Summer Greens residents say unchecked building and overcrowding are threatening to turn their neighbourhood into a slum.
The neighbourhood’s sewers and other infrastructure can’t cope with the number of people being permitted to crowd onto single plots, says Summer Greens Residents’ Association (SGRA) chairman Gary Jacobs.
Several other residents have also complained about this, saying they know of five of six families living on a single property.
“We feel like the City isn’t enforcing the law. How can so many people be allowed to live on one property? The infrastructure isn’t coping. There are constant sewage problems in our area where our drains overflow and our roads simply can’t handle so much traffic. As the SGRA, we feel the building inspectors are to blame as well because they are too lazy to do their job,” said Mr Jacobs.
Summer Greens homeowner Wendy McKay said the City should give more thought to the impact of building plans before passing them.
“The City just doesn’t care anymore. They will approve anything they get at this point. This is just madness. How can it be allowed that a person can just build a two-storey flat on the front of their property without even notifying their neighbour? I think there must be something in it for the City. I know people need places to live and houses don’t come cheap. But this is making our neighbourhood look very bad and could be affecting our property values,” she said.
According to the City, most of the plots in Summer Greens are zoned Single Residential 1 (SR1) and boarding houses are not permitted.
Eddie Andrews, mayco member for spatial planning and environment, said residents could lodge complaints with the City against neighbours who broke the Municipal Planning By-Law (MPBL).
“There is no restriction on the number of related people maintaining a single household. However, unrelated persons maintaining a common household may not exceed five individuals in an SR1-zoned property.
“If people want to build on their properties, building plans must be submitted to the City for approval. Should owners wish to depart from certain zoning rules, they need to apply to the City in terms of the provisions of the MPBL. Such departure applications will require consultation with affected neighbours,” he said.
Dr Zahid Badroodien, the mayoral committee member for water and waste, said a number of sewer overflows had been reported and resolved in Summer Greens over the past year or so, but they happened across the city.
“In Summer Greens, there has not been a significant increase in the number of overflows reported, although there is a slight increase compared to last year (158 in 2020 versus 161 in 2021 so far). Teams are always sent to clear the blockages. Sewer overflows continue to occur because inappropriate items are entering the sewer network by what residents are flushing, pouring down sinks and drains, and throwing into manholes,” he said.
Mr Jacobs said residents’ quality of life was suffering because of overcrowding in the neighbourhood.
“We want to know how they think it’s possible to have a single residential dwelling with over five families living there. Each house only has one dirt bin, so where do they think these people will dump their trash? The area is turning into some sort of a squatter camp, and it’s affecting our way of living. There doesn’t seem to be any consideration for us ratepayers. Also, what happens to people that are found to have built illegally?”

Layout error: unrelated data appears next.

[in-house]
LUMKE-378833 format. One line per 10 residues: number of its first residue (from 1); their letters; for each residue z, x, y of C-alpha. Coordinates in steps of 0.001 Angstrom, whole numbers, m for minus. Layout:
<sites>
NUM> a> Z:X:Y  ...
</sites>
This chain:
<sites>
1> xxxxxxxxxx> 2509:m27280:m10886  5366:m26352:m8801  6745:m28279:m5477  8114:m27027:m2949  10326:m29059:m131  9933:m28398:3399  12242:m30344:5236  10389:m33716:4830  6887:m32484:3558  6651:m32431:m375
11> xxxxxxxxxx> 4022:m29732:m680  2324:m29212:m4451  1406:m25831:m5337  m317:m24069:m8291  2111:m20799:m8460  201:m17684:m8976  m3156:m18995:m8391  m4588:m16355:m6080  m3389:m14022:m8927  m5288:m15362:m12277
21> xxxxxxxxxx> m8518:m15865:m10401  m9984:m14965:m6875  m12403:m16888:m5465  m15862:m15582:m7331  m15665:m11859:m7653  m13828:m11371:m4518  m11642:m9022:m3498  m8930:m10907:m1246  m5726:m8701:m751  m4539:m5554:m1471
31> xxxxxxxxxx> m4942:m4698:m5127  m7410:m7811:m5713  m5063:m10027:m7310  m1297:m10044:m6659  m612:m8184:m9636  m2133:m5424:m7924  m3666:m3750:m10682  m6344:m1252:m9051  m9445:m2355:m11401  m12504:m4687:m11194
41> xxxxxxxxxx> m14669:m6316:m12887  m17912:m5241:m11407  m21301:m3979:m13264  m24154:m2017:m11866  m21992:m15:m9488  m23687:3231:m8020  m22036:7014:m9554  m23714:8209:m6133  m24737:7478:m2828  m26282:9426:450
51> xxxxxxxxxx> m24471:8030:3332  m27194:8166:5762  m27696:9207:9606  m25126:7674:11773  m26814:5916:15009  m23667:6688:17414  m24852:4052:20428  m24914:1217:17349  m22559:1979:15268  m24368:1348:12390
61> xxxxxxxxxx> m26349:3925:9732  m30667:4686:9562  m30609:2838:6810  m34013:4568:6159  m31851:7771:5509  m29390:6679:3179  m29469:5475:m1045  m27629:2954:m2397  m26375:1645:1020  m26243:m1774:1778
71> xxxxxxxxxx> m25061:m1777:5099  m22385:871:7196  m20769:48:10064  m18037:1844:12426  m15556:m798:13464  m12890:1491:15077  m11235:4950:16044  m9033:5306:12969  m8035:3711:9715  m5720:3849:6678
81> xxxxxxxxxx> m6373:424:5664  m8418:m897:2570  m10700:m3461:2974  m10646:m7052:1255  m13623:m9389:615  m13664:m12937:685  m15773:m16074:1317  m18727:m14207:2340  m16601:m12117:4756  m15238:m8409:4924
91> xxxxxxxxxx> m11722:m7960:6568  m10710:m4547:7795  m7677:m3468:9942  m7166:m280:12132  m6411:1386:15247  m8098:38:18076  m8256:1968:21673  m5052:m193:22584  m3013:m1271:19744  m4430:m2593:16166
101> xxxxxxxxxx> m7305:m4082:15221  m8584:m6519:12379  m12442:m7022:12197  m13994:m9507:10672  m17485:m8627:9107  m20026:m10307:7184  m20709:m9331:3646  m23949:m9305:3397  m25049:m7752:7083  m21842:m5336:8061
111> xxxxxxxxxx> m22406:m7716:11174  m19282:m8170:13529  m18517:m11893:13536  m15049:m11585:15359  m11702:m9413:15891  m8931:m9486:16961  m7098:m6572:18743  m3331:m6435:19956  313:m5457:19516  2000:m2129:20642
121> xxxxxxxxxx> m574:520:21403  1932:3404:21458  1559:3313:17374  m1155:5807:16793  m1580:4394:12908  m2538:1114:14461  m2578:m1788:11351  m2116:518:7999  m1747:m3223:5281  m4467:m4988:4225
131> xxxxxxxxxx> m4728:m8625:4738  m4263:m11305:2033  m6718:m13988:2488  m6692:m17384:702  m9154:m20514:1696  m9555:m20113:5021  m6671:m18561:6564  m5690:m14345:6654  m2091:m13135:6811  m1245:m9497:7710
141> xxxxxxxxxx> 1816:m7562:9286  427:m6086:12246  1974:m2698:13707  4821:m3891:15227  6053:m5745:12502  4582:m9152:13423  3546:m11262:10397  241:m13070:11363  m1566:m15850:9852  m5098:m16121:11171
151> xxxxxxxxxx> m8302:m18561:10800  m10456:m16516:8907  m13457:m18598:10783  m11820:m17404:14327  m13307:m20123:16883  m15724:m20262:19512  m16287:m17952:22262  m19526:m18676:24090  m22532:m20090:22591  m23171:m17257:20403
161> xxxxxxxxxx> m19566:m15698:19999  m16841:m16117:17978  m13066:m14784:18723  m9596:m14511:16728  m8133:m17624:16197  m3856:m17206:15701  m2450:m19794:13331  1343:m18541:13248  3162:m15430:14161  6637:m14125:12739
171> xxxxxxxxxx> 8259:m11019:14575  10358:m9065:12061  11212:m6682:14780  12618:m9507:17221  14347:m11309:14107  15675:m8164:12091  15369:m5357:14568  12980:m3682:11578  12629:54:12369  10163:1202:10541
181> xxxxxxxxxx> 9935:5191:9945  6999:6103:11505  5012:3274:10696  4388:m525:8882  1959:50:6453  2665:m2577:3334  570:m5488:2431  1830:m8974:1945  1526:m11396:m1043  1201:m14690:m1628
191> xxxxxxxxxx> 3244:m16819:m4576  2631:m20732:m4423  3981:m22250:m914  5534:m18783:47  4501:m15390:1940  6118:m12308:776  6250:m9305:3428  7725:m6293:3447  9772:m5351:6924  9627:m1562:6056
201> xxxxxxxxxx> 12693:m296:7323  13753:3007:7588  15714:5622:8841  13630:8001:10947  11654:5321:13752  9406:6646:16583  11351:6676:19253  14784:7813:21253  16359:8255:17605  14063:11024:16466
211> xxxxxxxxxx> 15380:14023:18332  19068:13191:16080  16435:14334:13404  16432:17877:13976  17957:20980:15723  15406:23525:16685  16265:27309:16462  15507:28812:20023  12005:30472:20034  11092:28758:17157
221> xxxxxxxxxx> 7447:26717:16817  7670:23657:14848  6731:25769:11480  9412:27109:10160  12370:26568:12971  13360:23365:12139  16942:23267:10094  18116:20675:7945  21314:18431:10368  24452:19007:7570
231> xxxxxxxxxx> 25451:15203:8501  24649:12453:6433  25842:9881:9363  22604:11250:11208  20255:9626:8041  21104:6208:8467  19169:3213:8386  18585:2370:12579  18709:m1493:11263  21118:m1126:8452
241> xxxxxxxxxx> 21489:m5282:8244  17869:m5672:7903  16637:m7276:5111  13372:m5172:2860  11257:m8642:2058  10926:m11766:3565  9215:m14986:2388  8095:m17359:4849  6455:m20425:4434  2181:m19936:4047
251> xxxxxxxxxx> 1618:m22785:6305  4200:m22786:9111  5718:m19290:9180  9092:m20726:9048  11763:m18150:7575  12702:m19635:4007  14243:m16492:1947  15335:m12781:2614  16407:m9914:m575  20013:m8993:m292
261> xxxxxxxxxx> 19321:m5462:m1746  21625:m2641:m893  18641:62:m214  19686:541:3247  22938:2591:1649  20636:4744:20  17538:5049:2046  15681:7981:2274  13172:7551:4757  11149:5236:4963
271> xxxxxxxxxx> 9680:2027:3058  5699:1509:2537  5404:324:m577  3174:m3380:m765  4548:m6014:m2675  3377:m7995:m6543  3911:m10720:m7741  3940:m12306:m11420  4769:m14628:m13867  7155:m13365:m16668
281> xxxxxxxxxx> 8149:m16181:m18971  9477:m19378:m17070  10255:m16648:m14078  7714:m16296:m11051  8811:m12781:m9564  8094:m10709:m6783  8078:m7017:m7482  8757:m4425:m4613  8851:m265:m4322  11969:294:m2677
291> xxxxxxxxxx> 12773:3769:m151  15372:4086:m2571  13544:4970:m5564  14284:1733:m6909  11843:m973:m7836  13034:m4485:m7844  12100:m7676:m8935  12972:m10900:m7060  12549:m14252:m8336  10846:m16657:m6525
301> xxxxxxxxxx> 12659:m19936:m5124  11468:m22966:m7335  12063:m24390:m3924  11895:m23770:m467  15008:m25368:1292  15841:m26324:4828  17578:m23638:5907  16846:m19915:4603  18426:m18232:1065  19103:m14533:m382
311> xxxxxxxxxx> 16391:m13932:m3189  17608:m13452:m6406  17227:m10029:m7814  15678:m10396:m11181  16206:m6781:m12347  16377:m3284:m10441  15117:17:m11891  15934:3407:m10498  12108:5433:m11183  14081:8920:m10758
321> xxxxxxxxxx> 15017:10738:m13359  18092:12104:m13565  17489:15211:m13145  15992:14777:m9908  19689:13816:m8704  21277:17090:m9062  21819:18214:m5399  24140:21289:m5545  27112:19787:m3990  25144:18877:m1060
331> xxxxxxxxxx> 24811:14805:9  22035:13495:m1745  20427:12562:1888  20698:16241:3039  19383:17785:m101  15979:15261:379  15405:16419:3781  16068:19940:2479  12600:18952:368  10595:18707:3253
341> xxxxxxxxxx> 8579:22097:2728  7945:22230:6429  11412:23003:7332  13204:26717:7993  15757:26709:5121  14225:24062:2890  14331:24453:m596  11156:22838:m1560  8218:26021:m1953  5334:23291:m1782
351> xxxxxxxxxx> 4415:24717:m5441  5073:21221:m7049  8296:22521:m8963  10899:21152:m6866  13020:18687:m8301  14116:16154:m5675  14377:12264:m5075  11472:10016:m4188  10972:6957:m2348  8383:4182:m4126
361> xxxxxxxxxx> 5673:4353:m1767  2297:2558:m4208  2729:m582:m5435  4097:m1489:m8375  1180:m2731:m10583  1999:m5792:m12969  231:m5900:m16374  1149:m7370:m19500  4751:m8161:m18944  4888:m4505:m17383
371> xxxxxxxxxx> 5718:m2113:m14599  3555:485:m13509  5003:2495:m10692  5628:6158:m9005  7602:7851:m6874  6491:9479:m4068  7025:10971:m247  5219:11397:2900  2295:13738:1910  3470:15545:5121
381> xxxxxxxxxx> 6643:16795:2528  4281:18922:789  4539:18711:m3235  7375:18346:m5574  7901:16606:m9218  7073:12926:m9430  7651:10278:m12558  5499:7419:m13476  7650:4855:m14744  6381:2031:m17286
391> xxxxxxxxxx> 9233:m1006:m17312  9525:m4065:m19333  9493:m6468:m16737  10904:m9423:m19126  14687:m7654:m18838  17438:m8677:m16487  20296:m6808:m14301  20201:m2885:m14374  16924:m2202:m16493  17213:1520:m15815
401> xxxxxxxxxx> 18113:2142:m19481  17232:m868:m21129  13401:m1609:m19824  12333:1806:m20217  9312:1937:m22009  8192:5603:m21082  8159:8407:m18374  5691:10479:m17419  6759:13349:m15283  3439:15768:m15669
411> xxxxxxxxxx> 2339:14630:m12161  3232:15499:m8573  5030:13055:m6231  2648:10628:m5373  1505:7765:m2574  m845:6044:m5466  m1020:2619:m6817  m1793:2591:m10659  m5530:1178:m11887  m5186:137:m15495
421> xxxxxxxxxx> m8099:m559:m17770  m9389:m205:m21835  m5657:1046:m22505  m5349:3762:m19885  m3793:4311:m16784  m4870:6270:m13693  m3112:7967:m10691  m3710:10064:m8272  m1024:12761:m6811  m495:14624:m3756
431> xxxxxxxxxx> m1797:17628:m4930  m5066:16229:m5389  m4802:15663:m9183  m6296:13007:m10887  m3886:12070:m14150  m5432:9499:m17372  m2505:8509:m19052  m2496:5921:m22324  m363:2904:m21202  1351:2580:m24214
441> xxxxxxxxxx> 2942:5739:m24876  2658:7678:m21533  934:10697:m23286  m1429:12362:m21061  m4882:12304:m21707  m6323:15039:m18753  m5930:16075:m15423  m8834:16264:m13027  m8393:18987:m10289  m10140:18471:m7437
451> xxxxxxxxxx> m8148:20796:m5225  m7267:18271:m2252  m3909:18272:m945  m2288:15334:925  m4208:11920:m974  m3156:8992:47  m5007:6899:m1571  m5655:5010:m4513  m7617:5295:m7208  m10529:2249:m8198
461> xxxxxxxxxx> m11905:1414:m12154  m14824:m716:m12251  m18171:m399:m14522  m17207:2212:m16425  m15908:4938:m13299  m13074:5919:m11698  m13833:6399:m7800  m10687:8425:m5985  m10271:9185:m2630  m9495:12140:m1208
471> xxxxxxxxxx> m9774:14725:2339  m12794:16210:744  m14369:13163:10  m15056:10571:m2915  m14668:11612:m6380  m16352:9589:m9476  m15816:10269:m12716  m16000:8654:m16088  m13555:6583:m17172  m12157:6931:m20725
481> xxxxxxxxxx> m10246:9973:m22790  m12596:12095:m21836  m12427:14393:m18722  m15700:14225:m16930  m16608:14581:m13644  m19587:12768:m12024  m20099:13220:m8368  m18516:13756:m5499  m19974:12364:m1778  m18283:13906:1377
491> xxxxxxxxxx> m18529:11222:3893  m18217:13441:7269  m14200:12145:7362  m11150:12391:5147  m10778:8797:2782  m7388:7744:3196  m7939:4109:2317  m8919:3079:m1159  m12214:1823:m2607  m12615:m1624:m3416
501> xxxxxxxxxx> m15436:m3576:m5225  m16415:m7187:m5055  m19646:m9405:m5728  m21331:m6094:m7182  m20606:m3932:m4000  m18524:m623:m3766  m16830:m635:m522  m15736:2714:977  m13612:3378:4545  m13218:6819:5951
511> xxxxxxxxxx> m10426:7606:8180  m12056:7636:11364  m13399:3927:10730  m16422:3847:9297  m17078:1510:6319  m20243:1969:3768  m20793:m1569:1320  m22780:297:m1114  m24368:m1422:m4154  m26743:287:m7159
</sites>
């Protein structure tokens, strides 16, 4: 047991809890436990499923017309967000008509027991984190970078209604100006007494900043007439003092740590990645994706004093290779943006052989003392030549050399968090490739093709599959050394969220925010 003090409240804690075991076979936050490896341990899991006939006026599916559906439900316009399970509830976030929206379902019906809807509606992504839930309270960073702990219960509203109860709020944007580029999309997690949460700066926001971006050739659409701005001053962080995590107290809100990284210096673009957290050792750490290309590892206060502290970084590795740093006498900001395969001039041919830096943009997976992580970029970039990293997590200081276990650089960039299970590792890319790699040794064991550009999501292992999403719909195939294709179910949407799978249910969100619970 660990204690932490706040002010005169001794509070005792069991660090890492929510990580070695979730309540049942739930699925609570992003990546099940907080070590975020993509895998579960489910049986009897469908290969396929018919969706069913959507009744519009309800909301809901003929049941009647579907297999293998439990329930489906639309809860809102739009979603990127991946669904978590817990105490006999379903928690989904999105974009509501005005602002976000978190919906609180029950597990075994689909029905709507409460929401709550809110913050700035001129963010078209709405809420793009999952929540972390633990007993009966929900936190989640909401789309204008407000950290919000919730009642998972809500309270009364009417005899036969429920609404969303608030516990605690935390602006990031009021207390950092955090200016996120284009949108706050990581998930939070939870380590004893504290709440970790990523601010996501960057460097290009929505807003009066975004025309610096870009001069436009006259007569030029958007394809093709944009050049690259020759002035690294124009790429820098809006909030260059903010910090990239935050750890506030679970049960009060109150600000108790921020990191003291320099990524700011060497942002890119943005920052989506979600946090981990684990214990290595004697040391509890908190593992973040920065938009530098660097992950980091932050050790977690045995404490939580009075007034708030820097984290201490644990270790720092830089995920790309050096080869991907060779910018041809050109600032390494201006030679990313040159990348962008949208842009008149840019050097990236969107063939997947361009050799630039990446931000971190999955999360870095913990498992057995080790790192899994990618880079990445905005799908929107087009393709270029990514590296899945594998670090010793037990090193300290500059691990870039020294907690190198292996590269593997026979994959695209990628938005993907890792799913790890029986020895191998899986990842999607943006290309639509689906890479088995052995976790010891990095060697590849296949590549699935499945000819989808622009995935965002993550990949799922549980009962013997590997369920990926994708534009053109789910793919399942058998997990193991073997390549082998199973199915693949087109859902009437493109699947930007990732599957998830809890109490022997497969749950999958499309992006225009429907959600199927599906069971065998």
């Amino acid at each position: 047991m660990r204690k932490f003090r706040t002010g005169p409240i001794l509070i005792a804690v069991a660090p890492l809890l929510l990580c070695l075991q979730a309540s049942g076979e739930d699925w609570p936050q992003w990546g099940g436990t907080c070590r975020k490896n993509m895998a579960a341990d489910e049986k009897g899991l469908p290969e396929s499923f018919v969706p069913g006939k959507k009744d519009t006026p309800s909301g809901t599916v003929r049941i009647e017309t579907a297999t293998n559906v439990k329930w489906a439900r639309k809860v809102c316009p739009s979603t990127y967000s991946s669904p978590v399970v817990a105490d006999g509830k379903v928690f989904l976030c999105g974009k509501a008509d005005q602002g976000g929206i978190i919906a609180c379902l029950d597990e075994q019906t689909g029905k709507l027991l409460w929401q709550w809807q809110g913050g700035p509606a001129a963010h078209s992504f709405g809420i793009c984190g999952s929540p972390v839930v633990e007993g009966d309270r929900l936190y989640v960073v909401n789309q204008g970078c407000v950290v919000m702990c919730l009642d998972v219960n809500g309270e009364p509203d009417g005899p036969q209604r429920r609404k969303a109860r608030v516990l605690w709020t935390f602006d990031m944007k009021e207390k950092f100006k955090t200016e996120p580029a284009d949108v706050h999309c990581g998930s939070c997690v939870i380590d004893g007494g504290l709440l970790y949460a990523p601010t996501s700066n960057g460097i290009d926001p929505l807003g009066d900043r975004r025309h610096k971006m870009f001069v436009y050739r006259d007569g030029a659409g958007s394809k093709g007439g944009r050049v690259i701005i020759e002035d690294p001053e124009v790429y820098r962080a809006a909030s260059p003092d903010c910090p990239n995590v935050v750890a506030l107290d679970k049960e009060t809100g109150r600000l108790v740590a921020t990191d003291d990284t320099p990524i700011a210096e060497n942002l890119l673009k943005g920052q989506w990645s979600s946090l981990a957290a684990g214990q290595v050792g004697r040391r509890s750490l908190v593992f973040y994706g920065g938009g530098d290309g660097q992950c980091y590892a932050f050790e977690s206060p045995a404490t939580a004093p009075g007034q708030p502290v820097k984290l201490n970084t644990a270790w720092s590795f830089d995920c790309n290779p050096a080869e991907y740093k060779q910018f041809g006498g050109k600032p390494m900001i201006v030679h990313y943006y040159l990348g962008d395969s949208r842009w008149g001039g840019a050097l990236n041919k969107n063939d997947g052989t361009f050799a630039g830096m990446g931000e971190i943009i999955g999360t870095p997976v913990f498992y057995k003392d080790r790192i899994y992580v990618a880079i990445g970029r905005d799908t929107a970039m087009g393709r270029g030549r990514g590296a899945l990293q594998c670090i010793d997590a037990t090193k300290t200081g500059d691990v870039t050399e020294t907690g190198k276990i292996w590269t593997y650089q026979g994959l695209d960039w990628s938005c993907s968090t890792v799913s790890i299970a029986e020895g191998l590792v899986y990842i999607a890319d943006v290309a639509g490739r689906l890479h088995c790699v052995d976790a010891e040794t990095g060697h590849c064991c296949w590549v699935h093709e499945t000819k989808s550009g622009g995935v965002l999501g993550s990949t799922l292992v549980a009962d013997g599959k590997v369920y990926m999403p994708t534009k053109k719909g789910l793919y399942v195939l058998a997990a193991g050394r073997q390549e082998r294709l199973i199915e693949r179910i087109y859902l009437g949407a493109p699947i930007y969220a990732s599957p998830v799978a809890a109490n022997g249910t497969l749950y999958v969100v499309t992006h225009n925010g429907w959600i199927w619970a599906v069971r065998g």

According to Mr Andrews, the courts determine the extent of the fines for building and land-use contraventions.
“In addition, the MPBL provides for the determination of a penalty for land-use contraventions. The Municipal Planning Tribunal determines the penalty amount,” he said.
Another homeowner, Kyle Chapman, accused the City of failing to enforce the law.
“The City keeps telling us what we should be doing to avoid sewage bursts and other similar issues, but why are they not making sure that people build correctly and to the neighbourhood’s liking? Why allow so many people living in the same place? This is why the drains get blocked all the time. I am not against people trying to find a place to live, but you also have to think about your fellow citizen,” he said.
Dr Badroodien said that sewer overflows happened because inappropriate items were dumped in the sewers.
“Chances of overflows also increase when it rains because residents illegally connect rain gutters to the sewers. This floods the sewers in the area, which are already straining from inappropriate items being dumped into the system that shouldn’t be there,” he said.
Basic tips from the City of Cape Town:
• Put a strainer in the sink to catch food or other waste before it goes down the drain and creates blockages.
• Wipe cooking fats, oil or grease off the pan, and don’t pour it down the drain because it becomes hard and clogs up and blocks the sewer pipes.
• Don’t flush nappies and sanitary products: they absorb water and expand, which causes blockages.
• Check that rainwater gutters don’t flow into the sewer system, as it overloads it when it rains.
• Visit the City’s drop-off facilities to dispose of recyclable items, electronics, garage waste and builder’s rubble.